As we discussed in our last blog post, indoor air pollution can cause major health problems such as respiratory diseases (e.g. asthma), allergies and even lung cancer.

If you are looking for ways to improve the air in your home, Assured Comfort is here to help. Use these seven tips around the house to ensure cleaner indoor air:

Install a carbon monoxide detector

According to the Centers for Disease Control and Prevention, carbon monoxide claims the lives of about 500 people each year and sickens several thousands more.

Carbon monoxide is a poisonous gas produced by common household appliances such as gas stoves, gas water heaters, furnaces, charcoal grills and fireplaces.

The gas is colorless, odorless and tasteless, making it impossible to detect without a sensor. Installing a carbon monoxide detector can not only save you a trip to the doctor, but it can save your life.

Minimize all forms of smoke

Cigarette smoke, whether inhaled directly or second-hand, is toxic. If anyone in your house smokes, he or she should take it outside.

Fireplace smoke can also harm air quality inside your home. If you use a fireplace, opt for dried wood instead of pressure-treated, and have your fireplace inspected and cleaned annually by a qualified chimney professional.

Fix any leaks in your home

If you have any leaks in your house’s roof, walls or pipes, have the repairs made immediately. Leaks lead to increased moisture, which promote the growth of mold and mildew.

Groom your dogs and cats

Brush your dog or cat daily to remove loose fur and limit the amount of dander that becomes airborne. Ideally, brush your pet outdoors to avoid spreading the dander inside your home.

You may also want to purchase a pet vacuum (available online and from pet stores) to suck off the loose hair—if you pet allows you to do this.

Use mattress and pillowcase covers

Encase mattresses, box springs and pillows in your home with protective covers to prevent dust mites, bed bugs and other allergens from penetrating your bedding.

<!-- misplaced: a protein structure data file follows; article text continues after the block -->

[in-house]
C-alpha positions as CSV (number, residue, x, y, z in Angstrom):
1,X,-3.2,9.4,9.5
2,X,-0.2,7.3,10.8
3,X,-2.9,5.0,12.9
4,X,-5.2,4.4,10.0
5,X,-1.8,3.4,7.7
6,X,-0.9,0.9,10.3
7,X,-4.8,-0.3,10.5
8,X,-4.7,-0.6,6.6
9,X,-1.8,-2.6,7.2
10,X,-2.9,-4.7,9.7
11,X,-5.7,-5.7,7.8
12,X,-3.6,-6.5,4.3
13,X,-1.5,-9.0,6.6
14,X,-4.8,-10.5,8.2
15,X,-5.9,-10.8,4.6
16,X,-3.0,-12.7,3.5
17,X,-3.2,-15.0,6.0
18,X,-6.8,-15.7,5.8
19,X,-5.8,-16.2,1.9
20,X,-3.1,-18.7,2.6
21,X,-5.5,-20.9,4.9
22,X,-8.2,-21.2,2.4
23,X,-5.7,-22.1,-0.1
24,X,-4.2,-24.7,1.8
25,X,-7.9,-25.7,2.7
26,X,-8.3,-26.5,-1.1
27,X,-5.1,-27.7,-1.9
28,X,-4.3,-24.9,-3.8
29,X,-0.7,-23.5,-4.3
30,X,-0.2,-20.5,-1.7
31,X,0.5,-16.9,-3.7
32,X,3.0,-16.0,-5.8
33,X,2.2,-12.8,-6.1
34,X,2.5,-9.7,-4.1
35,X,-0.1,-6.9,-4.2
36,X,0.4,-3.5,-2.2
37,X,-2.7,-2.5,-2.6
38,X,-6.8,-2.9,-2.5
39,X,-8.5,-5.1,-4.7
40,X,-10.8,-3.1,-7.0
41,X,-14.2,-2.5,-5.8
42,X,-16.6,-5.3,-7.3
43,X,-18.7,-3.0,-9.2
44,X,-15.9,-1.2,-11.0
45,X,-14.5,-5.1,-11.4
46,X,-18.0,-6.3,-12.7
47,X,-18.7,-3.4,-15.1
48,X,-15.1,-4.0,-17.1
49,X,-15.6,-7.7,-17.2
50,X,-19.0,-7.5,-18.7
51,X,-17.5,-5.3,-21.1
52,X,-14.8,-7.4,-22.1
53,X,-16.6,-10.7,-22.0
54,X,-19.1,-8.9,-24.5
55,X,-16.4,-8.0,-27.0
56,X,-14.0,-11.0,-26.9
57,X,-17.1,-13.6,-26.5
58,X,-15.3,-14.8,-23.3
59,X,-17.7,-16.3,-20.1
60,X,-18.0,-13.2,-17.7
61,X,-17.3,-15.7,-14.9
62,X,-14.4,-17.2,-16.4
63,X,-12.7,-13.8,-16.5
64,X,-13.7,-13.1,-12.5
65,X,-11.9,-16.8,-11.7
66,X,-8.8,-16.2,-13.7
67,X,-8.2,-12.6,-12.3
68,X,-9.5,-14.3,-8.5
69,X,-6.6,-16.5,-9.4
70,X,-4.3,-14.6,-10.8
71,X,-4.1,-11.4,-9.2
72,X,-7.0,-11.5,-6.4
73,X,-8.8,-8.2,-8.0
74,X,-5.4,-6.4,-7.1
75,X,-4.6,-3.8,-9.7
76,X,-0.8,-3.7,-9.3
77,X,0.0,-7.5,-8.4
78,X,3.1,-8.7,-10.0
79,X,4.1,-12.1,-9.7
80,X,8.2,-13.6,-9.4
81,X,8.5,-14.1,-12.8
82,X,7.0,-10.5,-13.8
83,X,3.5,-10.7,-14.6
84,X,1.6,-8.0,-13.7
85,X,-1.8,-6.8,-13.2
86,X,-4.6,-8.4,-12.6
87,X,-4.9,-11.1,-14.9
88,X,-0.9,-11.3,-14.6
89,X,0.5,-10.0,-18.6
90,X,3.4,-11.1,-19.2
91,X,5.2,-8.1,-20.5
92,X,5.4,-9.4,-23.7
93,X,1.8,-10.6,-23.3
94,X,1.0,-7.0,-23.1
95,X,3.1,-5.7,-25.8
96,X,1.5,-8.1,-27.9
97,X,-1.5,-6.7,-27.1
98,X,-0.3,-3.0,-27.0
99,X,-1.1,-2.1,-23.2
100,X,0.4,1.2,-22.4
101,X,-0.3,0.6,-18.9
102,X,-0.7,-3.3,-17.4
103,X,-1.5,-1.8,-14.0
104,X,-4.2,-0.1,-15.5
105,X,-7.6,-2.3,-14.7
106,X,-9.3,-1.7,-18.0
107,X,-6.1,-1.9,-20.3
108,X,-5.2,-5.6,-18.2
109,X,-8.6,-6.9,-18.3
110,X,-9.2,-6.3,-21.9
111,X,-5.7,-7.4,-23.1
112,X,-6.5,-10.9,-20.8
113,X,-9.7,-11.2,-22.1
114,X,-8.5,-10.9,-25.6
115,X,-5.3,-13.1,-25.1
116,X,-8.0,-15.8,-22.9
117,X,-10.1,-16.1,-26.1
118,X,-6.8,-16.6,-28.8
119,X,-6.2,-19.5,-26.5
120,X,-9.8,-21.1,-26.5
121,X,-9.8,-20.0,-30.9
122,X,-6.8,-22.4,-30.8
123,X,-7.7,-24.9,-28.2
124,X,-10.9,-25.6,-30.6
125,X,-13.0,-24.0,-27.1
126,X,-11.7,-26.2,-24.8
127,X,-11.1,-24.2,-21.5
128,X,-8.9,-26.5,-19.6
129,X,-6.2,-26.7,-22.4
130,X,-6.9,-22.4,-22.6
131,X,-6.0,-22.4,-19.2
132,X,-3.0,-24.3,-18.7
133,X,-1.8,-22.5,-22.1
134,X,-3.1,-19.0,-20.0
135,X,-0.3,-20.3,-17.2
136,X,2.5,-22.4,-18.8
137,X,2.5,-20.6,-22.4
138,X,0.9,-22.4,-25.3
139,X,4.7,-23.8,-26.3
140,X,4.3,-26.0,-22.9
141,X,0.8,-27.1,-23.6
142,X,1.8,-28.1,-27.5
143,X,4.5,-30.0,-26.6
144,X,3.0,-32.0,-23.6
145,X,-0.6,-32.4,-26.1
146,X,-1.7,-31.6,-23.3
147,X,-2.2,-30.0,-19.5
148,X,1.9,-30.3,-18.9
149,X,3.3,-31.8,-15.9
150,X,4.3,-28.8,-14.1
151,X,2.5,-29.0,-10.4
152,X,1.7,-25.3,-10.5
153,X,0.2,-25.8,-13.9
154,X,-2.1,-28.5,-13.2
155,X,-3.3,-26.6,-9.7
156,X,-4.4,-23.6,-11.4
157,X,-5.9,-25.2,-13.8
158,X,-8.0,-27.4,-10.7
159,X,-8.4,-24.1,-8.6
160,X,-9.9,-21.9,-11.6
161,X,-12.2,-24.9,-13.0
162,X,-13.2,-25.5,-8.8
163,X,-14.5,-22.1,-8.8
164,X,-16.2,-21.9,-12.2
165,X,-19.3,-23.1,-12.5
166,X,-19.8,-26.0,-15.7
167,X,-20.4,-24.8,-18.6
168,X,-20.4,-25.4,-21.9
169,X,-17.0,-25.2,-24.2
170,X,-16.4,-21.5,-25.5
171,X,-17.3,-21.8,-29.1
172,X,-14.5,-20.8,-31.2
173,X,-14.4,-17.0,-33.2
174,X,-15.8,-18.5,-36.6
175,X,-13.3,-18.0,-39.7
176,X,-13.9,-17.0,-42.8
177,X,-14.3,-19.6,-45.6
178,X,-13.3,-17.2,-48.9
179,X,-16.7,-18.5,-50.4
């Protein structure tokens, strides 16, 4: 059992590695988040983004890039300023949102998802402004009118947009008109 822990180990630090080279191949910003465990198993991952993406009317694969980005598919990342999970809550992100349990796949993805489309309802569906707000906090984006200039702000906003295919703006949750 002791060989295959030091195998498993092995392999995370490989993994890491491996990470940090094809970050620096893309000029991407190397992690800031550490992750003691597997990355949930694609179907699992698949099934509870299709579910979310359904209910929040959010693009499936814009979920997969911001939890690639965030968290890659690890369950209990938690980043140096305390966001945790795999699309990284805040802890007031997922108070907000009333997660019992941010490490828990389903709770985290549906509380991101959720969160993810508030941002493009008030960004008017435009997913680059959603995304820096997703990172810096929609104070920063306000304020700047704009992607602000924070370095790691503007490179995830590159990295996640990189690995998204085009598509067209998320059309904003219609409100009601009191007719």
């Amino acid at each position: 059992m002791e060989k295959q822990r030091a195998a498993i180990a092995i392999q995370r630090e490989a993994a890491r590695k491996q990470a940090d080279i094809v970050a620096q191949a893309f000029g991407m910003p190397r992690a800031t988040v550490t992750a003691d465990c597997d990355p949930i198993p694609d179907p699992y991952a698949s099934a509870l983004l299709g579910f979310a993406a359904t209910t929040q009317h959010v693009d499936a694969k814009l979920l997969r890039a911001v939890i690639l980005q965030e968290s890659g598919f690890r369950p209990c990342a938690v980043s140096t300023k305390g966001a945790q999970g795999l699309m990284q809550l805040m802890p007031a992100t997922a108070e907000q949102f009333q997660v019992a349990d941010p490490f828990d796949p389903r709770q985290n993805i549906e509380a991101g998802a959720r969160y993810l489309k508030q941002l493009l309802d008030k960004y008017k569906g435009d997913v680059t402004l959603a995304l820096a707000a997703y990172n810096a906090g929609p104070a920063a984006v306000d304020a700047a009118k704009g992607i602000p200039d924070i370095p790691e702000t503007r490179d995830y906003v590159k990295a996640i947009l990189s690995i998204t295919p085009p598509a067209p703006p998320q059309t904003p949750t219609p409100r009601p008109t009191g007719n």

If you don’t have the protective covers, washing your bed sheets and pillowcases once a week in water of at least 130º F will kill any dust mites that may have penetrated your bedding.

Remove your shoes

Require everyone who enters your home to remove their shoes before coming inside and leave them at the door. This prevents dirt, pesticides and other outdoor contaminants from being tracked inside your house.

Install an air filter

High energy particulate filters, also known as HEPA filters, can remove over 99 percent of harmful airborne particles inside your house. Because they filter extremely small particles, they are particularly good at removing biological contaminants like pet dander and molds.

5 Common Indoor Air Pollutants

The Environmental Protection Agency (EPA) ranks poor indoor air quality as one of the top five risks to public health. What makes it even more dangerous is the lack of public awareness.

Many people assume the air in their homes is clean, but often it’s more polluted than outside air.

Here are five of the most common indoor air pollutants, along with their health risks and how you can protect yourself:


Radon is a colorless, radioactive gas which is naturally produced by the earth as uranium decays. It can enter homes and buildings through cracks in the foundation.

Exposure to radon can damage your lungs and increase your risk for lung cancer. All homes, new and old, may have high radon levels, and the only way to know for sure is to test. There are DIY home tests available, or you can hire a professional service.

Secondhand smoke

Secondhand cigarette smoke is a major indoor air pollutant with over 200 poisons and 60 cancer-causing chemicals.

The American Lung Association estimates that secondhand smoke is responsible for approximately 3,000 lung cancer deaths to nonsmokers each year in the United States.

Cigarette smoke can also cause asthma and lower respiratory tract infections in children. To avoid these diseases, do not allow smoking inside your home.


Found in rocks and soil, asbestos is a natural fiber with a high heat resistance. This is why, up until the 1970s, it was commonly used during construction for insulation and as a fire retardant.